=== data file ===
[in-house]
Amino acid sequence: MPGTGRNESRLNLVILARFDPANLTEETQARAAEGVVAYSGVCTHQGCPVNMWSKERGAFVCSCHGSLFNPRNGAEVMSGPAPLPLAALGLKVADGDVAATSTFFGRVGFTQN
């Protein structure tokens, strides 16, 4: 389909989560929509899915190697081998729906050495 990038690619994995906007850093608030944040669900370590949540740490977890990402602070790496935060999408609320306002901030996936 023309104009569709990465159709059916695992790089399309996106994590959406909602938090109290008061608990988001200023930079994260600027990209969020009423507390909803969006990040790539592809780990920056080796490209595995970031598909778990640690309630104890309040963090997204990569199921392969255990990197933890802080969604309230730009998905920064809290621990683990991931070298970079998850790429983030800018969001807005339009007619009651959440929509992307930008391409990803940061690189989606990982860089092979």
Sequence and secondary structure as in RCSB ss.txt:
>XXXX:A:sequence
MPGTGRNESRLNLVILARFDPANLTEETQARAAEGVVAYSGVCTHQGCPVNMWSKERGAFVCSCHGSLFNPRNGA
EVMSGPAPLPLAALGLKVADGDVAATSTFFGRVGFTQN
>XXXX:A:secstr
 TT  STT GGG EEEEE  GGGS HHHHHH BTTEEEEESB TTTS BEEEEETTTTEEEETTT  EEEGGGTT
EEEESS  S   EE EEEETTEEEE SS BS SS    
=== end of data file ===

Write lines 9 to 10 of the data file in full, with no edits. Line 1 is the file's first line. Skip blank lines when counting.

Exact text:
 TT  STT GGG EEEEE  GGGS HHHHHH BTTEEEEESB TTTS BEEEEETTTTEEEETTT  EEEGGGTT
EEEESS  S   EE EEEETTEEEE SS BS SS    